Bitcoin... A New Currency?
Have you seen this image while shopping online lately? The "Bitcoin Accepted Here" button is popping up across the internet. Some big sites like Overstock.com and many smaller boutique sites are beginning to accept Bitcoins as payment, which makes me wonder - How are these companies accounting for and paying taxes on income made with this new digital "currency"?
What is Bitcoin?
Bitcoin is an online digital currency and is not backed or regulated by any government, central bank or other legal entity. They are created by an open source computer program that began running in 2009. Each bitcoin has a coded internet address that can be stored in an online "wallet" created by its owner. Bitcoins are created through a process called "mining" in which super computers are used to solve complex math problems - like gold mining in the digital world.
To me it seems silly that people would prefer this digital currency over cash but Bitcoin fans like the safety, control and transparency of this currency. For example, all transactions are immediately logged digitally on a transaction log that tracks the time of purchase and the amount, while still allowing the owner to remain anonymous. This log is basically an audit trail that prevents bitcoins from being counterfeit. Also, there are no third parties involved (like a credit card company or bank), so there are no fees associated with transactions for the buyer or the seller.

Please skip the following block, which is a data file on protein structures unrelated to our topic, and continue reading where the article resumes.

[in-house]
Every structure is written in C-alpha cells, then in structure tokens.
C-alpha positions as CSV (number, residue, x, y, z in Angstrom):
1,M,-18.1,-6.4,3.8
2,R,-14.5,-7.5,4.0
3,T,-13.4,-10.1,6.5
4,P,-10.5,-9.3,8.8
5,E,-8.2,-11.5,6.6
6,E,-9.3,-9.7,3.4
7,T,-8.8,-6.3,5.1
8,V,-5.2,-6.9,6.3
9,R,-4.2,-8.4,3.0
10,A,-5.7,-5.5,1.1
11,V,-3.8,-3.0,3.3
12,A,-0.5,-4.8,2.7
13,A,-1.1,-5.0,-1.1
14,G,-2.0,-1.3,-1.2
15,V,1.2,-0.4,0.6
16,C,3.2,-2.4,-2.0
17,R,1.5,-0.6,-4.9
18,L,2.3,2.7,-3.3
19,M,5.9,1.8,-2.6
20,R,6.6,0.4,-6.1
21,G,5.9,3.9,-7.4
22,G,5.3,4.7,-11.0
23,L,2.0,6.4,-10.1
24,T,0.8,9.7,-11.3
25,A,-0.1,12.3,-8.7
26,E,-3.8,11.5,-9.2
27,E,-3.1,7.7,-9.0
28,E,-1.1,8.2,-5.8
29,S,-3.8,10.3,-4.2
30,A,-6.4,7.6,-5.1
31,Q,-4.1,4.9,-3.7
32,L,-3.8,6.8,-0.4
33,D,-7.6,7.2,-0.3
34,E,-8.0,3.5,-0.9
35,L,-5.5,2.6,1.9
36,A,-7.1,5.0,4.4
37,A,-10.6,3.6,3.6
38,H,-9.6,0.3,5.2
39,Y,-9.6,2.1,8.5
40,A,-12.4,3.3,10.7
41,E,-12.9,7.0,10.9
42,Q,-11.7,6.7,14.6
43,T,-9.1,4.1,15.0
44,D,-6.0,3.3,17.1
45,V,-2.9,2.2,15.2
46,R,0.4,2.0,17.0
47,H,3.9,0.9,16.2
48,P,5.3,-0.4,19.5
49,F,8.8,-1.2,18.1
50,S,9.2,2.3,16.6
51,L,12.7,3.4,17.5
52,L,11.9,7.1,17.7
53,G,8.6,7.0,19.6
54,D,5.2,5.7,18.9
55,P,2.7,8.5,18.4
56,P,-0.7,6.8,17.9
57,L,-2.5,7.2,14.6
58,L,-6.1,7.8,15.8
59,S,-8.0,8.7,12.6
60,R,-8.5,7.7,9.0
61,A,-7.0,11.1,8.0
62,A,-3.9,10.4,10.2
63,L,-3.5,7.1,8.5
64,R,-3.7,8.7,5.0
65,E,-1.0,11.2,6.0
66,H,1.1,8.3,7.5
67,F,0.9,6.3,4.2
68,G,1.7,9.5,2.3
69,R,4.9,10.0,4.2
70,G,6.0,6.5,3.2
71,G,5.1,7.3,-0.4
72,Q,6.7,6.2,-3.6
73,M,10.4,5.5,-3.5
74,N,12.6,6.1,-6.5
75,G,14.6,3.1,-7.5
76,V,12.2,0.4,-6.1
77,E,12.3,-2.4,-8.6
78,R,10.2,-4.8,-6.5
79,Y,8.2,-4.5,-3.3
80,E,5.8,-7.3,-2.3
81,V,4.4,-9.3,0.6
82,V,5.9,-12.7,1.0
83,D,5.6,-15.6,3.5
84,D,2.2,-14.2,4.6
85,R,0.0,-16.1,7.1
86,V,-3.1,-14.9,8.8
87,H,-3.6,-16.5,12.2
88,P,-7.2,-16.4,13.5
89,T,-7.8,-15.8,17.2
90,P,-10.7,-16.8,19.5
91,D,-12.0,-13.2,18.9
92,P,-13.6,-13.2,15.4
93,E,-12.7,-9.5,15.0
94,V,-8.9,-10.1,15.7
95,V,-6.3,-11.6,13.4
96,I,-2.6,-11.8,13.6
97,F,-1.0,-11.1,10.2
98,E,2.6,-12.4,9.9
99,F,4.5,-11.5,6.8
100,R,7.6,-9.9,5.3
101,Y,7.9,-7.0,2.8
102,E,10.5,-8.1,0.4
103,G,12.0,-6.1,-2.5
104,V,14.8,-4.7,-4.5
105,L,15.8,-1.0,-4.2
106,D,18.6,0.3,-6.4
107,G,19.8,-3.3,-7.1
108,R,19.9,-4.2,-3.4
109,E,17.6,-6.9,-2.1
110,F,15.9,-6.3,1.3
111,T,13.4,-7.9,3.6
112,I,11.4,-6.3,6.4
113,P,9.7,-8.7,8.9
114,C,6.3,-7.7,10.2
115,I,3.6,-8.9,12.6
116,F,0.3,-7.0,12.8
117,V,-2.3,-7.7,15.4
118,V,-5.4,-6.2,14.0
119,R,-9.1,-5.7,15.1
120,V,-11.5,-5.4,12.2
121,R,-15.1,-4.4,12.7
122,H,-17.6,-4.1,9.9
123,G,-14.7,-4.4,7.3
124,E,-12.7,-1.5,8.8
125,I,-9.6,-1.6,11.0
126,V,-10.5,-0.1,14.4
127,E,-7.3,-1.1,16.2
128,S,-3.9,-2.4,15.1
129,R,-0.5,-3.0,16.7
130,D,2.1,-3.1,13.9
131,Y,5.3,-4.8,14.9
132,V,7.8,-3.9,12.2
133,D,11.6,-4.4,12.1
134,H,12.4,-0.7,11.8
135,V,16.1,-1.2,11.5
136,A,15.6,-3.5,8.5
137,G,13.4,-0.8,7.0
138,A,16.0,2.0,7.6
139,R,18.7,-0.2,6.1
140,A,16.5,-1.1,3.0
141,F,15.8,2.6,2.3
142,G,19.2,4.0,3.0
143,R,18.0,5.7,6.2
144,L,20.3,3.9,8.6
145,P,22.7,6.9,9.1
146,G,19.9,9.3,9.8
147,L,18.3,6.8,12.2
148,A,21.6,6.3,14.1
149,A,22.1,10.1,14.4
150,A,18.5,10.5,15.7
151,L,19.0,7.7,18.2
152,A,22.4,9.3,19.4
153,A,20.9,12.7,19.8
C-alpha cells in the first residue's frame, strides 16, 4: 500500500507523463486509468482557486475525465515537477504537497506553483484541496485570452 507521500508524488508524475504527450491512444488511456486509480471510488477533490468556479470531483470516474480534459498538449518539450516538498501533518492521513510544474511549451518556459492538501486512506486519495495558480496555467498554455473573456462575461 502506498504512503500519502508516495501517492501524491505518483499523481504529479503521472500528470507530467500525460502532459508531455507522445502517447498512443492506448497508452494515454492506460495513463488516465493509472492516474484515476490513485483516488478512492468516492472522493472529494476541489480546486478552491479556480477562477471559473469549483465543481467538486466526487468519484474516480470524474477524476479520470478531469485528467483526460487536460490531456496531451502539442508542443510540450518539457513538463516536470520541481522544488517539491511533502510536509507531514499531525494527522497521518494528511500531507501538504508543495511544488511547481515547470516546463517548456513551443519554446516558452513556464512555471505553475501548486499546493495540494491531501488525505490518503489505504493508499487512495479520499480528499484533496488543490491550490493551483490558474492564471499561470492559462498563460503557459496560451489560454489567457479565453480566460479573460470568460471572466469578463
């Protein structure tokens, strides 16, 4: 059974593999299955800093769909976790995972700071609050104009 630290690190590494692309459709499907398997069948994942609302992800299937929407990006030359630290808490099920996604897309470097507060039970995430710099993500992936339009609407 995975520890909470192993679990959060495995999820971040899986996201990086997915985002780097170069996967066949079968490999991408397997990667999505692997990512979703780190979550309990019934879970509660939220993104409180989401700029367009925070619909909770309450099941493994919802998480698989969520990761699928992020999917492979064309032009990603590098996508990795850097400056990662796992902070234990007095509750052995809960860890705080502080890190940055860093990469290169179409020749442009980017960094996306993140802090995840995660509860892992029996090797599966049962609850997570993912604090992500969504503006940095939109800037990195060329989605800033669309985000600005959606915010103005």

So are Bitcoins taxable?
While the IRS has not issued any statements on how they will tax Bitcoin transactions - they are paying attention. At this time, they are likely considering how they would classify this digital currency since it could be considered income, property or foreign currency. However, regardless of how the IRS eventually classifies Bitcoin, current IRS rules state that all income from whatever source (and not limited to cash received) is taxable as income.
So if you own Bitcoin as an investment or accept Bitcoin for goods or services you will need to account for it and pay taxes on any income. If owned as an investment, you will need to track the fair market value of the Bitcoin when received and when sold and the difference will be your gain or loss. If you accept Bitcoin for goods or services provided, you will need to value your goods or services against the fair market value of the Bitcoin - the same as if you were bartering for another good or service.